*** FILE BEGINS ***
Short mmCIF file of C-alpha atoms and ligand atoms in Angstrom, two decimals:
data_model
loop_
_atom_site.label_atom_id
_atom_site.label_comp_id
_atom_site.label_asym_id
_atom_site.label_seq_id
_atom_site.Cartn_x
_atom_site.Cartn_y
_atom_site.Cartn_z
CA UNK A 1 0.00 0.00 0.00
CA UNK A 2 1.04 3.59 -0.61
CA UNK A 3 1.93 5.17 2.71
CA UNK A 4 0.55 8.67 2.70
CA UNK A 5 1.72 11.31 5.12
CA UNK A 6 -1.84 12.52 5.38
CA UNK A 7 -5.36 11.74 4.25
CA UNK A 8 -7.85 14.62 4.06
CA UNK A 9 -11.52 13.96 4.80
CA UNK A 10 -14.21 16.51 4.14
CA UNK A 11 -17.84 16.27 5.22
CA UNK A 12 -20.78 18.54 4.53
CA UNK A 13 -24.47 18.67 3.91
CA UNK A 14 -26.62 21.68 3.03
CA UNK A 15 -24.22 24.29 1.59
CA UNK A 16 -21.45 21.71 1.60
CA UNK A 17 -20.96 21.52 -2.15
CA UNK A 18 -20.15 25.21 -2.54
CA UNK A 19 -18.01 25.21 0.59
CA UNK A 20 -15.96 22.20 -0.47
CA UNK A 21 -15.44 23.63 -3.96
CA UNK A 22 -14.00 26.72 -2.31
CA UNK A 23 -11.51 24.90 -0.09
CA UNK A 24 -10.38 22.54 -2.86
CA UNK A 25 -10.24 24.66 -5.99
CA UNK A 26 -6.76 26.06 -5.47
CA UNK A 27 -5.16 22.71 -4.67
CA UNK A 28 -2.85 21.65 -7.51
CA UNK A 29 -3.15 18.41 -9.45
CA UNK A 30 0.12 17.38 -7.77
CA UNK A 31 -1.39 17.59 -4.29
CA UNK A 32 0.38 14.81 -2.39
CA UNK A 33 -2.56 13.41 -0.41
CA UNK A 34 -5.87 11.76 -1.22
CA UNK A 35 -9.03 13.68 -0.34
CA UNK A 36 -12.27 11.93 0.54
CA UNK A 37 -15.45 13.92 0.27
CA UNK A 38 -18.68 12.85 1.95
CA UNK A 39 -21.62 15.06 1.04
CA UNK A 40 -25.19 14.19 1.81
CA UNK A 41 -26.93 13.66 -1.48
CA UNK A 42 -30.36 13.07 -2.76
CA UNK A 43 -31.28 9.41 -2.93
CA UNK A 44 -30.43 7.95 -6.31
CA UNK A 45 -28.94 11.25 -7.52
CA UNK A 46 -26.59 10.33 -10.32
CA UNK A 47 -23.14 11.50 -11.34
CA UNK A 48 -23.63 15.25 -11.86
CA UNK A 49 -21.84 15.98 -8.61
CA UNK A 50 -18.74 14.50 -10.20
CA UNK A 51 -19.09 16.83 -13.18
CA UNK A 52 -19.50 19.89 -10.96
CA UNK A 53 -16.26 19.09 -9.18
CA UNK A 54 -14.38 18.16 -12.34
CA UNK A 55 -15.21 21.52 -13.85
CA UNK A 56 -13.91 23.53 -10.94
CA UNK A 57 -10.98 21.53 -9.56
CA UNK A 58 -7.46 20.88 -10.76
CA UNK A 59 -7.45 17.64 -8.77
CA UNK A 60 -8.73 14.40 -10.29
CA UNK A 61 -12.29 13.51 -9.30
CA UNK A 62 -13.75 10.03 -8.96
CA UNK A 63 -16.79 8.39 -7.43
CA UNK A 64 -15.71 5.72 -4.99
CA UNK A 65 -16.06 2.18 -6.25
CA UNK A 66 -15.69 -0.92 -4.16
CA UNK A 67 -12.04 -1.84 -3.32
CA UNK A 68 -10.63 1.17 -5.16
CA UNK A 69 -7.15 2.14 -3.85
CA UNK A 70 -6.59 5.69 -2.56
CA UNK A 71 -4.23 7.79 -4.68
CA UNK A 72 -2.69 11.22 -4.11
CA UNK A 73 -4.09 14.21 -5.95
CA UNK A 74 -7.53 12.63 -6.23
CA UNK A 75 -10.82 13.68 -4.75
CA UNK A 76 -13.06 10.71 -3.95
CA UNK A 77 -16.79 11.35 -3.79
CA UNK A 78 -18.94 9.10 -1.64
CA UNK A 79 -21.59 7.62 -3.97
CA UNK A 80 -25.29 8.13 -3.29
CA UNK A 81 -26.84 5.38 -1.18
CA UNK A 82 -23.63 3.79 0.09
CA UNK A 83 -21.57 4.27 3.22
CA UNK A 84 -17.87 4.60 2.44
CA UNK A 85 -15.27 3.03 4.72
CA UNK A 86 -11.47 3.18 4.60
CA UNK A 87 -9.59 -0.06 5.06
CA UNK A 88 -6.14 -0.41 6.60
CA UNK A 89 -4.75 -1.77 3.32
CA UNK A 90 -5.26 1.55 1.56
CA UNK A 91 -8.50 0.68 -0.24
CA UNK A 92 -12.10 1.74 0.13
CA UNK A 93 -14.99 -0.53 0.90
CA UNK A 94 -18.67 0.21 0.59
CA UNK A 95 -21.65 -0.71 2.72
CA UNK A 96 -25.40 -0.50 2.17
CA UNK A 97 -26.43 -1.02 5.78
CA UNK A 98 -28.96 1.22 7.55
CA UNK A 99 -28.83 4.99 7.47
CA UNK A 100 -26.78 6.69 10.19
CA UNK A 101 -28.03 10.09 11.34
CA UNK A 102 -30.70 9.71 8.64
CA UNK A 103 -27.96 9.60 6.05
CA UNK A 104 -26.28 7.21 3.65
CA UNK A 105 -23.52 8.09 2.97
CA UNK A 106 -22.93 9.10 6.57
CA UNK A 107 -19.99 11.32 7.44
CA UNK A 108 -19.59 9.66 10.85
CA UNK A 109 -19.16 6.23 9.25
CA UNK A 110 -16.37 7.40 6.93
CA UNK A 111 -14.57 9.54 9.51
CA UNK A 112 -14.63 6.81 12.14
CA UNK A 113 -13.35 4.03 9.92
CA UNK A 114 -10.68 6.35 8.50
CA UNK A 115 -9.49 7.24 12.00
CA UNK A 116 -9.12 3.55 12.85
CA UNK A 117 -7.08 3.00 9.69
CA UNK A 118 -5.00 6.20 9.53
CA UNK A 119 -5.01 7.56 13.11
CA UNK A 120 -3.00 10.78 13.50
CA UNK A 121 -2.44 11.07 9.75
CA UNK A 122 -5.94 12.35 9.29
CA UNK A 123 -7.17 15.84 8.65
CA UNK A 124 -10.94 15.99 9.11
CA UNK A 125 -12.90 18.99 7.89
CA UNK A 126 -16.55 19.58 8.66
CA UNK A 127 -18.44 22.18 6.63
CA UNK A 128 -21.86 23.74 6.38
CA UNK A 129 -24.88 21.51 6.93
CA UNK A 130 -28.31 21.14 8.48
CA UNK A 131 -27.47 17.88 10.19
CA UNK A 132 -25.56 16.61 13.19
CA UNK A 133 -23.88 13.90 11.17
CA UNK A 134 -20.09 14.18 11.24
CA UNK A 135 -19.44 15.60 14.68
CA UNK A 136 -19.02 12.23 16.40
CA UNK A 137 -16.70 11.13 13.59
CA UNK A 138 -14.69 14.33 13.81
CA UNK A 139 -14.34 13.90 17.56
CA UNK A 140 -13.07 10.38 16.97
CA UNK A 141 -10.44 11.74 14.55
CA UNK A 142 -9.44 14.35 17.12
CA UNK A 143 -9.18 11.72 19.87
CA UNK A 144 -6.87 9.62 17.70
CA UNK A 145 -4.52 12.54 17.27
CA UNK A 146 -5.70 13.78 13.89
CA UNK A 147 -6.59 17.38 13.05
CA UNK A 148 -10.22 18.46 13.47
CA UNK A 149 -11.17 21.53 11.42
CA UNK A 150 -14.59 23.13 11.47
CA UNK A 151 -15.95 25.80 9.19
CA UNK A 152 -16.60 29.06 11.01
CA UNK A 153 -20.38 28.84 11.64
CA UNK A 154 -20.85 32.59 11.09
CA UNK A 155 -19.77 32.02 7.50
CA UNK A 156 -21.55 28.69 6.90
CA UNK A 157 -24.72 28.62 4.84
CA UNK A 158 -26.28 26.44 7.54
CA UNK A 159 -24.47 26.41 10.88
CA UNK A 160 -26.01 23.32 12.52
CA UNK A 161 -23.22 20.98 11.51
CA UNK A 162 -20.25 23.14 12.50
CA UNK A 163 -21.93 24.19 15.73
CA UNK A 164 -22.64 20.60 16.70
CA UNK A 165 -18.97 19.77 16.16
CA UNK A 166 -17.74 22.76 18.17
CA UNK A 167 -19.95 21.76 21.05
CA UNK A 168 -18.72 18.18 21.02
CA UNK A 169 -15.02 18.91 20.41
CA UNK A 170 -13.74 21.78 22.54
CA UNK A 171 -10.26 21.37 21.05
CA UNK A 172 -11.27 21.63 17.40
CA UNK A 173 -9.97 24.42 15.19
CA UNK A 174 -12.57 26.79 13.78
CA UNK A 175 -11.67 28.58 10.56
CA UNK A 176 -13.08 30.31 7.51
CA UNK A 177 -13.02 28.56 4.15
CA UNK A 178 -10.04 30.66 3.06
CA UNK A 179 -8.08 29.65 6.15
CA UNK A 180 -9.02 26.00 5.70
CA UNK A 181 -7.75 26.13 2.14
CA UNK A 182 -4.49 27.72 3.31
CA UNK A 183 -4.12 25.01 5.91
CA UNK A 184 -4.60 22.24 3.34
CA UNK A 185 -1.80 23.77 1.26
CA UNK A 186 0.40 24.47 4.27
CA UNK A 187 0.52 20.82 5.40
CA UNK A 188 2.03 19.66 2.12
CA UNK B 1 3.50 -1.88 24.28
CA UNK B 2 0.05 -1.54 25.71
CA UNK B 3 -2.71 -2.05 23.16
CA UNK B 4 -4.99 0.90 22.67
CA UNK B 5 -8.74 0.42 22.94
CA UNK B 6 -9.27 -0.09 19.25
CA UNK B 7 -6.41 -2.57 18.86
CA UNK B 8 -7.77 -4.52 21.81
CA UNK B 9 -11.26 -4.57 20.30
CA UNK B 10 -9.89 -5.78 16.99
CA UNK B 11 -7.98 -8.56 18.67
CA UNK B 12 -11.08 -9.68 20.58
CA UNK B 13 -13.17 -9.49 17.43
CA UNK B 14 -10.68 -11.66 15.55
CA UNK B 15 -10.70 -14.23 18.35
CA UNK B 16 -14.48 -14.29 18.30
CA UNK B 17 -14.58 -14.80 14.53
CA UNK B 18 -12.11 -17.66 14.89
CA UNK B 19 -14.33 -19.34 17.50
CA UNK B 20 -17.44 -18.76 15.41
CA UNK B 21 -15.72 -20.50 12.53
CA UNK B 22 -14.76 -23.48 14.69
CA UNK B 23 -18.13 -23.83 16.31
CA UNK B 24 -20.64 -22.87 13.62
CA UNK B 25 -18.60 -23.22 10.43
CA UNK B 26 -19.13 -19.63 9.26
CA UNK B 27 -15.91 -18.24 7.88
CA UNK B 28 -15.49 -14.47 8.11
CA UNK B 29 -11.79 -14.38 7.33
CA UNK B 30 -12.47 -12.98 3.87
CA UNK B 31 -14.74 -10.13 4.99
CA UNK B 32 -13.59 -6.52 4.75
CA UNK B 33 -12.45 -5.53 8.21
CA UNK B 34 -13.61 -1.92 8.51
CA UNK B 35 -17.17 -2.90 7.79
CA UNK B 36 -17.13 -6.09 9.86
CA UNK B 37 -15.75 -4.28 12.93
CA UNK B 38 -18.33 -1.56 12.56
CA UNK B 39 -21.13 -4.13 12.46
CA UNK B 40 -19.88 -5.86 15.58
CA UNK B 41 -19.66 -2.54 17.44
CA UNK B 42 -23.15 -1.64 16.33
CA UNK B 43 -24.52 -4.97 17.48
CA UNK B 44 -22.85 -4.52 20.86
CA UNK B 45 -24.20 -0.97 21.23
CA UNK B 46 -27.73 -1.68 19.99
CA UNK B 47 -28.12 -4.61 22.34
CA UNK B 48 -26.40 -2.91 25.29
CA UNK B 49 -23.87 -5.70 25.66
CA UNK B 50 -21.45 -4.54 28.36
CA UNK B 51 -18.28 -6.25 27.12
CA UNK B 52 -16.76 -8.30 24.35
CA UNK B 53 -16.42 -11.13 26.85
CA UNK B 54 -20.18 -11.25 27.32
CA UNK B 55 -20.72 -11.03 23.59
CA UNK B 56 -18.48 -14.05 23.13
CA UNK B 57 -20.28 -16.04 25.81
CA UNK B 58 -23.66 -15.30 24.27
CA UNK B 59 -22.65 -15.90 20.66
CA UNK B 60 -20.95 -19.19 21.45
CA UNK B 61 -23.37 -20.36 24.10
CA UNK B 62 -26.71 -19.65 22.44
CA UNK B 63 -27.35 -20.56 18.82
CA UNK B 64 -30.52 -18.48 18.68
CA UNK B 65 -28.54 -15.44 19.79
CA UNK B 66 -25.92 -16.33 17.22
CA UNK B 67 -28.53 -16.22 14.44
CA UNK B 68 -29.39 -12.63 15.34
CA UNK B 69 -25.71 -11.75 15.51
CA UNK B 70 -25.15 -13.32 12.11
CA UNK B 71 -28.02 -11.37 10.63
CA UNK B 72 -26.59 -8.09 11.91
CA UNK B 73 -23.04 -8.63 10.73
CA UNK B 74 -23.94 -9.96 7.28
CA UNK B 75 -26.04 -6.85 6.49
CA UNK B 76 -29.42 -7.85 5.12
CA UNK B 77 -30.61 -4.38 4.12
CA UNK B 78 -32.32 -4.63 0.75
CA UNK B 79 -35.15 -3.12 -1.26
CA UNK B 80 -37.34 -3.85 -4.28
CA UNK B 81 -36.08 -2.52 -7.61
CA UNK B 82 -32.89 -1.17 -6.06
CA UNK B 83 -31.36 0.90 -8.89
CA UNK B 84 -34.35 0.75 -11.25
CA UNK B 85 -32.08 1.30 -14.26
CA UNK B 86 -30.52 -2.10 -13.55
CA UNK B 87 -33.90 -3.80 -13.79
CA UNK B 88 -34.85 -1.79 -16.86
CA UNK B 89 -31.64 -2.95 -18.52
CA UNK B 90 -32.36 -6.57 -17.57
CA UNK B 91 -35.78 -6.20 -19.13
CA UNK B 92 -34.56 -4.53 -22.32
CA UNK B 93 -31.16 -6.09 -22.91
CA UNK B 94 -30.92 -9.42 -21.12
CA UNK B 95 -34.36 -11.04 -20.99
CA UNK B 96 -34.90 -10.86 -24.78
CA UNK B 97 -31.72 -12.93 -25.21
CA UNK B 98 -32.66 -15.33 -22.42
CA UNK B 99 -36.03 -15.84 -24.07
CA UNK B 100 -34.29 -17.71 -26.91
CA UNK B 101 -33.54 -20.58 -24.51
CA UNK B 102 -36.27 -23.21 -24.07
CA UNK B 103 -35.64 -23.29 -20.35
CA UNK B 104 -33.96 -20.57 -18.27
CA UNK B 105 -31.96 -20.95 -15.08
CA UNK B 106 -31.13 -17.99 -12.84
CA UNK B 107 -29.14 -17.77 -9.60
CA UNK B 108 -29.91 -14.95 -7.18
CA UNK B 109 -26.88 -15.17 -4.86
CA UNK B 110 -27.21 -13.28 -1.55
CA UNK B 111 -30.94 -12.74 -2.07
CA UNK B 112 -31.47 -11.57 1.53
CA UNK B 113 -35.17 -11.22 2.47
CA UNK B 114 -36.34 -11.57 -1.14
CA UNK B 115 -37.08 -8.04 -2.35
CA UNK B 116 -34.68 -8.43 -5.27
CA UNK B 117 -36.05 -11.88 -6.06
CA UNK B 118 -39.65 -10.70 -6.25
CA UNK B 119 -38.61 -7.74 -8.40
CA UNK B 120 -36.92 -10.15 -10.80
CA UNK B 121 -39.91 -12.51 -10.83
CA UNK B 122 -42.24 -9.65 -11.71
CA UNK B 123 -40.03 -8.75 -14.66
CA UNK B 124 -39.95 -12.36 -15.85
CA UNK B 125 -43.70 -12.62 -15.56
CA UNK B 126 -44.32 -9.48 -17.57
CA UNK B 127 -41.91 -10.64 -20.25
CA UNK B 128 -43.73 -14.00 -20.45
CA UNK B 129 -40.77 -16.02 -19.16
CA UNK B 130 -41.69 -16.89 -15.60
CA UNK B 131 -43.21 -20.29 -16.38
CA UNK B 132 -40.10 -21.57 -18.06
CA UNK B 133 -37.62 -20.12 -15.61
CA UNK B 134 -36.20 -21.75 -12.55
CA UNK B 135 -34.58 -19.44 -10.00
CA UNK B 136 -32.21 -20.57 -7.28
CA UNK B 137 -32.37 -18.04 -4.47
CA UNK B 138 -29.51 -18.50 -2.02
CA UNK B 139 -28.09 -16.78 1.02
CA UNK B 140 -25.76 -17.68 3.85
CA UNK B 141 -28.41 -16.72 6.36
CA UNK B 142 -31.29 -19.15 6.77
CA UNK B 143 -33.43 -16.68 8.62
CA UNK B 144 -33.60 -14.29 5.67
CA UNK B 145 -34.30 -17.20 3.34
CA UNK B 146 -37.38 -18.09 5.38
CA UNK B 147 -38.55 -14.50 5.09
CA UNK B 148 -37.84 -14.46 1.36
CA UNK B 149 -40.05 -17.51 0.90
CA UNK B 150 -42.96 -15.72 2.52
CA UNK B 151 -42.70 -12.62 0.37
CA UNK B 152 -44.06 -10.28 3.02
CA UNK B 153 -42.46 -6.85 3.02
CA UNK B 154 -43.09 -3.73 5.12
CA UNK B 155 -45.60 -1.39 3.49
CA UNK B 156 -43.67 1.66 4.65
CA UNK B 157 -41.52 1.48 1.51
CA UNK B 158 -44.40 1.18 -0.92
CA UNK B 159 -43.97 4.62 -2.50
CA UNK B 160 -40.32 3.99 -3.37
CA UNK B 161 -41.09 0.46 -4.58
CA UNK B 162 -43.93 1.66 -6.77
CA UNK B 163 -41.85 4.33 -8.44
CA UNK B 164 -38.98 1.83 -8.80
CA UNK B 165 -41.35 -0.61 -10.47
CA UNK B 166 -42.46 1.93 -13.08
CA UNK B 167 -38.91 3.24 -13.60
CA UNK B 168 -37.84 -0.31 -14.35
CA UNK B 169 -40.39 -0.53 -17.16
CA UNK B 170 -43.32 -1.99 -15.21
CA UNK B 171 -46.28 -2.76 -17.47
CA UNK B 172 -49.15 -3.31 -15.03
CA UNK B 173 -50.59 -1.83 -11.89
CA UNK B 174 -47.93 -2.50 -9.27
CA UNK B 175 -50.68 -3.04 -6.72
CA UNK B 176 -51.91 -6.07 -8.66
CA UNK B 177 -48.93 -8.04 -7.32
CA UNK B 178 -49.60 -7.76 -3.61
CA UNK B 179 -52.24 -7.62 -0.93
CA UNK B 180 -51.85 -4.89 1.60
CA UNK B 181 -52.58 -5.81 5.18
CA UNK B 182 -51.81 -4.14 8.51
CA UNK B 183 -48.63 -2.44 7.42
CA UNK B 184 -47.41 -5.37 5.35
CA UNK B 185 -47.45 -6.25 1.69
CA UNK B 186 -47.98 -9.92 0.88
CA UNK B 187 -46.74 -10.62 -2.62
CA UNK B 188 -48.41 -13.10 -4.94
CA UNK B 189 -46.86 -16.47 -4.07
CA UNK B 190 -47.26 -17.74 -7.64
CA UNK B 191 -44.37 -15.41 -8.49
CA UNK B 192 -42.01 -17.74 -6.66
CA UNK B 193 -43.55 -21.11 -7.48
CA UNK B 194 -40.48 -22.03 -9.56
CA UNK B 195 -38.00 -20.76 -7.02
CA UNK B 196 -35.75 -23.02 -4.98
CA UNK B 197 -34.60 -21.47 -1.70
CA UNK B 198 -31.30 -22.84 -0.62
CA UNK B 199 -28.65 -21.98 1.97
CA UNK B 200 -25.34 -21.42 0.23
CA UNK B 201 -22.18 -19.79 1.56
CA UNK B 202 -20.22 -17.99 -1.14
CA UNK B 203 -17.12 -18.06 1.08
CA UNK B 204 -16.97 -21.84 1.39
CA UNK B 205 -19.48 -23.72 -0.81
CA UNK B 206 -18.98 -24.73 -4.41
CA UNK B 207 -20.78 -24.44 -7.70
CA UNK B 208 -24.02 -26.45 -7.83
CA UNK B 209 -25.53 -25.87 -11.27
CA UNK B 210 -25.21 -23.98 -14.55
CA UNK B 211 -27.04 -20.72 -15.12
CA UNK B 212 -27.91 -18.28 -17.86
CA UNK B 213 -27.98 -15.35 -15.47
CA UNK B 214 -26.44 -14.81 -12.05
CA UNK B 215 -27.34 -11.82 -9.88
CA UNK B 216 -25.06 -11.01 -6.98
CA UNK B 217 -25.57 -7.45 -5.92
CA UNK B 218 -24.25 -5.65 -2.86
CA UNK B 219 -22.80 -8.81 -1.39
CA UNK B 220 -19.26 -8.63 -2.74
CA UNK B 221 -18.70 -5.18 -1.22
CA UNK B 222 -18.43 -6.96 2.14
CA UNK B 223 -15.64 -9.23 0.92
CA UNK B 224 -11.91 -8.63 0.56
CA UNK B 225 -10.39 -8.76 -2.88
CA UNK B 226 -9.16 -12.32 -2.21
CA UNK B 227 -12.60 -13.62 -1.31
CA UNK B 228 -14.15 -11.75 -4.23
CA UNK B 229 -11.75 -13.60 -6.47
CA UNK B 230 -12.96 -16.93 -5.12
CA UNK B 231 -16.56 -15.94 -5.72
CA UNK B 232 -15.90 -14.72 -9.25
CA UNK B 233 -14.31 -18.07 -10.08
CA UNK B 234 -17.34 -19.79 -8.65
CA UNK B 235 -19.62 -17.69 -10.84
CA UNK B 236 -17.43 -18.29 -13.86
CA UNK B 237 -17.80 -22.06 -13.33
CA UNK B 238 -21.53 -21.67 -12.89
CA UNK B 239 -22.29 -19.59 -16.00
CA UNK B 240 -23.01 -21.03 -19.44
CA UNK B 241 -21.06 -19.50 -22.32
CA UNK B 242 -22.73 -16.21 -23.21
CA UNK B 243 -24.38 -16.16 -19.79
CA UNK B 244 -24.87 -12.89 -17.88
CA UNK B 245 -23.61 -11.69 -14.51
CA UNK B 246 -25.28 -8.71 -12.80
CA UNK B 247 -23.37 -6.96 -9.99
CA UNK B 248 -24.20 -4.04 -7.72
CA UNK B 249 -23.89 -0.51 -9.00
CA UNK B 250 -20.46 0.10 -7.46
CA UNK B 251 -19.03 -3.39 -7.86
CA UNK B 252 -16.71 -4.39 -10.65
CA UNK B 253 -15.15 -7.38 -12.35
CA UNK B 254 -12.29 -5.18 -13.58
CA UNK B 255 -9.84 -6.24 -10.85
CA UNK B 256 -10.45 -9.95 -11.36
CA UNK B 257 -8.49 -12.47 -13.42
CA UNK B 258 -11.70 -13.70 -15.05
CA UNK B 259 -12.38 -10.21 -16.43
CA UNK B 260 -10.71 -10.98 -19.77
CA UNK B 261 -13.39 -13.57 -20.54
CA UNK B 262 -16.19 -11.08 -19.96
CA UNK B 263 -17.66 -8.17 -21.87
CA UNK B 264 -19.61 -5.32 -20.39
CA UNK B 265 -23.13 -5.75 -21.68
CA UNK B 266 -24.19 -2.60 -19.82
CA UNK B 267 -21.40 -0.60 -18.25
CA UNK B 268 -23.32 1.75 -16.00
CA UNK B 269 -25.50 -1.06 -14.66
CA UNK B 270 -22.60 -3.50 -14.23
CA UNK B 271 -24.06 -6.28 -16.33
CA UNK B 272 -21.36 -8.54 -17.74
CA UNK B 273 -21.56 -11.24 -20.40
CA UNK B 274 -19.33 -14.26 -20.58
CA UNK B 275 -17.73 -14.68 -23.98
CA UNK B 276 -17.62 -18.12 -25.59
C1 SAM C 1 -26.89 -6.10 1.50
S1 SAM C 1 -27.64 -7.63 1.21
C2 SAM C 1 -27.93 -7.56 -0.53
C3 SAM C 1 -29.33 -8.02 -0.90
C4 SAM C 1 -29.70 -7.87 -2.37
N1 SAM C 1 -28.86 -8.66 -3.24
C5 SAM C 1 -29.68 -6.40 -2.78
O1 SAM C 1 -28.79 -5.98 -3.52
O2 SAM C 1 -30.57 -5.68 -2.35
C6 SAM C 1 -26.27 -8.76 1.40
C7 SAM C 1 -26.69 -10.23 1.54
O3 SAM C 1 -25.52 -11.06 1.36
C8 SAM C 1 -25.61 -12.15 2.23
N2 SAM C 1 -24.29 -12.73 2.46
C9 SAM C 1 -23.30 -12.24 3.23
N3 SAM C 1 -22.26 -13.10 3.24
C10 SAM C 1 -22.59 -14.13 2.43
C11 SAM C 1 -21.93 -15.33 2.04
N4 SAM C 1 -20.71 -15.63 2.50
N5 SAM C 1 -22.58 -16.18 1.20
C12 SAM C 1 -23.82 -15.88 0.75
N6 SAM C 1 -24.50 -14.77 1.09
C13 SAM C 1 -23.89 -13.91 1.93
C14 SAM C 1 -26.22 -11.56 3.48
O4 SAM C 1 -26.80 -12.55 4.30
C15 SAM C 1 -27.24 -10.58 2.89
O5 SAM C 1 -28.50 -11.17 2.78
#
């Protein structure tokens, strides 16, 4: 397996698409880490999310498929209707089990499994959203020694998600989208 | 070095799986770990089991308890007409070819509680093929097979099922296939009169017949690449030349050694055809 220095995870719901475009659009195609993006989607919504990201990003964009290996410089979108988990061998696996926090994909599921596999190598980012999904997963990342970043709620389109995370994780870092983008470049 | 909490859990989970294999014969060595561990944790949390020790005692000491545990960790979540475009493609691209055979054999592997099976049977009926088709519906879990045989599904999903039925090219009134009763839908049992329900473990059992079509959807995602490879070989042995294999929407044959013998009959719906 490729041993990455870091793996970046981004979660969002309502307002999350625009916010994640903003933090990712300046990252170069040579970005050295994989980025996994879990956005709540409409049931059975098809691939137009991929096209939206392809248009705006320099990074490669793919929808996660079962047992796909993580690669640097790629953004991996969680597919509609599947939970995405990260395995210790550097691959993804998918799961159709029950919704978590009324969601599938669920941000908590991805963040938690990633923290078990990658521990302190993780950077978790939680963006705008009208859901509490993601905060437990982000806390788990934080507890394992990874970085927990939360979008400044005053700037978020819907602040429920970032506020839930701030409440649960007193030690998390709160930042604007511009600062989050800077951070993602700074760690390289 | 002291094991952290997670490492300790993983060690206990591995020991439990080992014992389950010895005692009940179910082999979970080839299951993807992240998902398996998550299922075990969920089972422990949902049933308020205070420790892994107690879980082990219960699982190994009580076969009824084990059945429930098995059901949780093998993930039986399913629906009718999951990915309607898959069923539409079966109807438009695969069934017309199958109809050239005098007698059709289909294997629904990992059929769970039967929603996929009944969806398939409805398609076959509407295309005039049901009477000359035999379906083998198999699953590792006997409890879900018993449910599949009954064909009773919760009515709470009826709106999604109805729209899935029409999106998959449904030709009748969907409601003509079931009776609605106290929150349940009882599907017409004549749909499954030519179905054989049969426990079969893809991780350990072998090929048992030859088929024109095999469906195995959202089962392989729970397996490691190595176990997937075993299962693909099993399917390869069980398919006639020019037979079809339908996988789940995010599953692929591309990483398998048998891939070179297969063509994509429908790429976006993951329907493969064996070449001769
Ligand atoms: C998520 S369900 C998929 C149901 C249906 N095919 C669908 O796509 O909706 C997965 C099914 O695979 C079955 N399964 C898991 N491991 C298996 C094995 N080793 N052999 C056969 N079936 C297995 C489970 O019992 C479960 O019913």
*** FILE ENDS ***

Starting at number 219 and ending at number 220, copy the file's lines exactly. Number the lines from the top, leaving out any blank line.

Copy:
CA UNK B 21 -15.72 -20.50 12.53
CA UNK B 22 -14.76 -23.48 14.69